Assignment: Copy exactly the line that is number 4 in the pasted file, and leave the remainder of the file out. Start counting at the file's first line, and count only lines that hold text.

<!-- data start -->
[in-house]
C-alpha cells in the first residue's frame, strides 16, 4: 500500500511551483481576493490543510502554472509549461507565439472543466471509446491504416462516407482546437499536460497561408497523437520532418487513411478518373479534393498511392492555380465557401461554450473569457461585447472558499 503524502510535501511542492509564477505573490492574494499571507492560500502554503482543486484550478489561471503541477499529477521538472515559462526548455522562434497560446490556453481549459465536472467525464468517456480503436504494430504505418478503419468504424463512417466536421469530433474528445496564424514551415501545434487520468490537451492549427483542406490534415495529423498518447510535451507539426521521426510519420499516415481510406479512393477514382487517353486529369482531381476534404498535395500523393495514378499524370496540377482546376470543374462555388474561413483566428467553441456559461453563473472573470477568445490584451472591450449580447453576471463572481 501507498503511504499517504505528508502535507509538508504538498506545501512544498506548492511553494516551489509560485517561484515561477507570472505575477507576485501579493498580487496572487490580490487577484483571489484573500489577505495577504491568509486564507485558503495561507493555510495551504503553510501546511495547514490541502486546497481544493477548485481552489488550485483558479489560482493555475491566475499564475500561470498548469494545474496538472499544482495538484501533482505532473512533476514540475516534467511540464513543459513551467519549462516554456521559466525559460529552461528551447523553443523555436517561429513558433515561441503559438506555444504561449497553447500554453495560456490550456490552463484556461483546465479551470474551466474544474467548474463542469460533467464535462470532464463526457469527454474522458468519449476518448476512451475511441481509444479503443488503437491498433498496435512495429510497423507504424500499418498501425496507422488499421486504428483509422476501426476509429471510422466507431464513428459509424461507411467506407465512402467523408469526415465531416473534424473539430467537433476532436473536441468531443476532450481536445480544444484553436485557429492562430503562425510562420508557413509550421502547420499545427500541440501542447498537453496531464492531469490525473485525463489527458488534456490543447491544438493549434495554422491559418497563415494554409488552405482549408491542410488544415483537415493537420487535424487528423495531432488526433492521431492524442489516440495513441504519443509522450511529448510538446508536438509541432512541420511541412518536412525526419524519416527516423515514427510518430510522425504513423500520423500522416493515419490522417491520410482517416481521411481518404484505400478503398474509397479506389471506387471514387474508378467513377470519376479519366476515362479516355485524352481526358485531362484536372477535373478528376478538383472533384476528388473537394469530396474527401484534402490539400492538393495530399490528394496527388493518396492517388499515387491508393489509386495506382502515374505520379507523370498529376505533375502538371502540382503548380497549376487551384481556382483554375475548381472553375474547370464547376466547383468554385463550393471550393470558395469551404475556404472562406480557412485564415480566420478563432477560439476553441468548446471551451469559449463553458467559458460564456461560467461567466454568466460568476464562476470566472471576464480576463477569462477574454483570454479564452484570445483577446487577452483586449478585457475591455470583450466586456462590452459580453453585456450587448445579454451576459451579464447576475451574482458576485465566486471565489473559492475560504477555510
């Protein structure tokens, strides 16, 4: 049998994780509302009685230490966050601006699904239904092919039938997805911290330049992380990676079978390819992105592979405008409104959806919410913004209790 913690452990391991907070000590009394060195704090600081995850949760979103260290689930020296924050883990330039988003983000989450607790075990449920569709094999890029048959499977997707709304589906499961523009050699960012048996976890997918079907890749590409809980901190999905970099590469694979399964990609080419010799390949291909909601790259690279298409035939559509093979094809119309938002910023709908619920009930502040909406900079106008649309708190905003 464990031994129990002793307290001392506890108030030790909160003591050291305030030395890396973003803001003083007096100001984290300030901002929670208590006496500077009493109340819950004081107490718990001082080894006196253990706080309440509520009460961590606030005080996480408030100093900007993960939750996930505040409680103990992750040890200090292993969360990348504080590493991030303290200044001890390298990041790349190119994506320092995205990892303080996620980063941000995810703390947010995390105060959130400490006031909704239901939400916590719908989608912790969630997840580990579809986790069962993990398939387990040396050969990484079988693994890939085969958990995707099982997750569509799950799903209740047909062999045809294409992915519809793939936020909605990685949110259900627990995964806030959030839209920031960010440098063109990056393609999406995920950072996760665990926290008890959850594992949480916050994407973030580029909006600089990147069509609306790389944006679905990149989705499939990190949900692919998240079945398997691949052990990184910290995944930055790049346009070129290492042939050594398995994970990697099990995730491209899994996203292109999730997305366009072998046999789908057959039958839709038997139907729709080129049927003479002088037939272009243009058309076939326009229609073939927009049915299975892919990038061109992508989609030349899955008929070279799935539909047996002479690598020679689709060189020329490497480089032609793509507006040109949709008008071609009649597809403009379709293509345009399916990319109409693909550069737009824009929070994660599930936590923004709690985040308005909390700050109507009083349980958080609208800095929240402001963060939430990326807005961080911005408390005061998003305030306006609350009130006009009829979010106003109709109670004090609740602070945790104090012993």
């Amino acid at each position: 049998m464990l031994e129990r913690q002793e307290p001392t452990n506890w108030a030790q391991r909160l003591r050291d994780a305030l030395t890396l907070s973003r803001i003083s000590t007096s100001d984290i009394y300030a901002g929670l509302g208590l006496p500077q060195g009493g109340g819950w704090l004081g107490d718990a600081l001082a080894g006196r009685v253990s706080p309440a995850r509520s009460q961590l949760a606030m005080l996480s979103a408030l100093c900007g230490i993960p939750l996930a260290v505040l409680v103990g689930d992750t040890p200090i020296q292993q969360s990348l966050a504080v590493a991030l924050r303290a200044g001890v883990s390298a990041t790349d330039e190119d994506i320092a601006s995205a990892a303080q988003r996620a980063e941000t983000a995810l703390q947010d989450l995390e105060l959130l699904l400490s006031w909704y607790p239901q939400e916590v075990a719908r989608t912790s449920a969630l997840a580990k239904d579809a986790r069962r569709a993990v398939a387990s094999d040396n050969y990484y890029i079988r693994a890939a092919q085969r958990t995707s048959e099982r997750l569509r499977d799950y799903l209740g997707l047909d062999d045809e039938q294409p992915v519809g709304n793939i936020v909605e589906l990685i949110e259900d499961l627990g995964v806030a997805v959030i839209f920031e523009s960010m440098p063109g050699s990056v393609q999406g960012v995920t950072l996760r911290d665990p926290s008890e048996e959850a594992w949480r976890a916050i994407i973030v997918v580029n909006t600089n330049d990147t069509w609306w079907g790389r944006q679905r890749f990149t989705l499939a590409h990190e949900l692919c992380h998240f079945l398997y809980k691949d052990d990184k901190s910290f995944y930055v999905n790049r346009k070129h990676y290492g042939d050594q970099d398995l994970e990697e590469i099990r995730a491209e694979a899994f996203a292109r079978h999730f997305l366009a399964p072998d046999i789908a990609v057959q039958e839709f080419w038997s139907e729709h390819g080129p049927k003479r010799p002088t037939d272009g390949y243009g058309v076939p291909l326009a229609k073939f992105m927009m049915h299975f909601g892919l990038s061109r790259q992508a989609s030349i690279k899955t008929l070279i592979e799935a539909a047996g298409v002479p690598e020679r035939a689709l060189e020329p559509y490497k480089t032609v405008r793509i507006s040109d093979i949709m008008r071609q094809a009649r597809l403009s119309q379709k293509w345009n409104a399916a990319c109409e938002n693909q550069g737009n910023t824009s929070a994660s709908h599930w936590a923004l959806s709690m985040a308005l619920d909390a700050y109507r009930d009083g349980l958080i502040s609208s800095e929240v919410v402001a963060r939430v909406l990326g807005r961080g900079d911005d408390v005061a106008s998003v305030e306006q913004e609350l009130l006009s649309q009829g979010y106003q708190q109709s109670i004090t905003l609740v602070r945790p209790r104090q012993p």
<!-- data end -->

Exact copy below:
């Amino acid at each position: 049998m464990l031994e129990r913690q002793e307290p001392t452990n506890w108030a030790q391991r909160l003591r050291d994780a305030l030395t890396l907070s973003r803001i003083s000590t007096s100001d984290i009394y300030a901002g929670l509302g208590l006496p500077q060195g009493g109340g819950w704090l004081g107490d718990a600081l001082a080894g006196r009685v253990s706080p309440a995850r509520s009460q961590l949760a606030m005080l996480s979103a408030l100093c900007g230490i993960p939750l996930a260290v505040l409680v103990g689930d992750t040890p200090i020296q292993q969360s990348l966050a504080v590493a991030l924050r303290a200044g001890v883990s390298a990041t790349d330039e190119d994506i320092a601006s995205a990892a303080q988003r996620a980063e941000t983000a995810l703390q947010d989450l995390e105060l959130l699904l400490s006031w909704y607790p239901q939400e916590v075990a719908r989608t912790s449920a969630l997840a580990k239904d579809a986790r069962r569709a993990v398939a387990s094999d040396n050969y990484y890029i079988r693994a890939a092919q085969r958990t995707s048959e099982r997750l569509r499977d799950y799903l209740g997707l047909d062999d045809e039938q294409p992915v519809g709304n793939i936020v909605e589906l990685i949110e259900d499961l627990g995964v806030a997805v959030i839209f920031e523009s960010m440098p063109g050699s990056v393609q999406g960012v995920t950072l996760r911290d665990p926290s008890e048996e959850a594992w949480r976890a916050i994407i973030v997918v580029n909006t600089n330049d990147t069509w609306w079907g790389r944006q679905r890749f990149t989705l499939a590409h990190e949900l692919c992380h998240f079945l398997y809980k691949d052990d990184k901190s910290f995944y930055v999905n790049r346009k070129h990676y290492g042939d050594q970099d398995l994970e990697e590469i099990r995730a491209e694979a899994f996203a292109r079978h999730f997305l366009a399964p072998d046999i789908a990609v057959q039958e839709f080419w038997s139907e729709h390819g080129p049927k003479r010799p002088t037939d272009g390949y243009g058309v076939p291909l326009a229609k073939f992105m927009m049915h299975f909601g892919l990038s061109r790259q992508a989609s030349i690279k899955t008929l070279i592979e799935a539909a047996g298409v002479p690598e020679r035939a689709l060189e020329p559509y490497k480089t032609v405008r793509i507006s040109d093979i949709m008008r071609q094809a009649r597809l403009s119309q379709k293509w345009n409104a399916a990319c109409e938002n693909q550069g737009n910023t824009s929070a994660s709908h599930w936590a923004l959806s709690m985040a308005l619920d909390a700050y109507r009930d009083g349980l958080i502040s609208s800095e929240v919410v402001a963060r939430v909406l990326g807005r961080g900079d911005d408390v005061a106008s998003v305030e306006q913004e609350l009130l006009s649309q009829g979010y106003q708190q109709s109670i004090t905003l609740v602070r945790p209790r104090q012993p």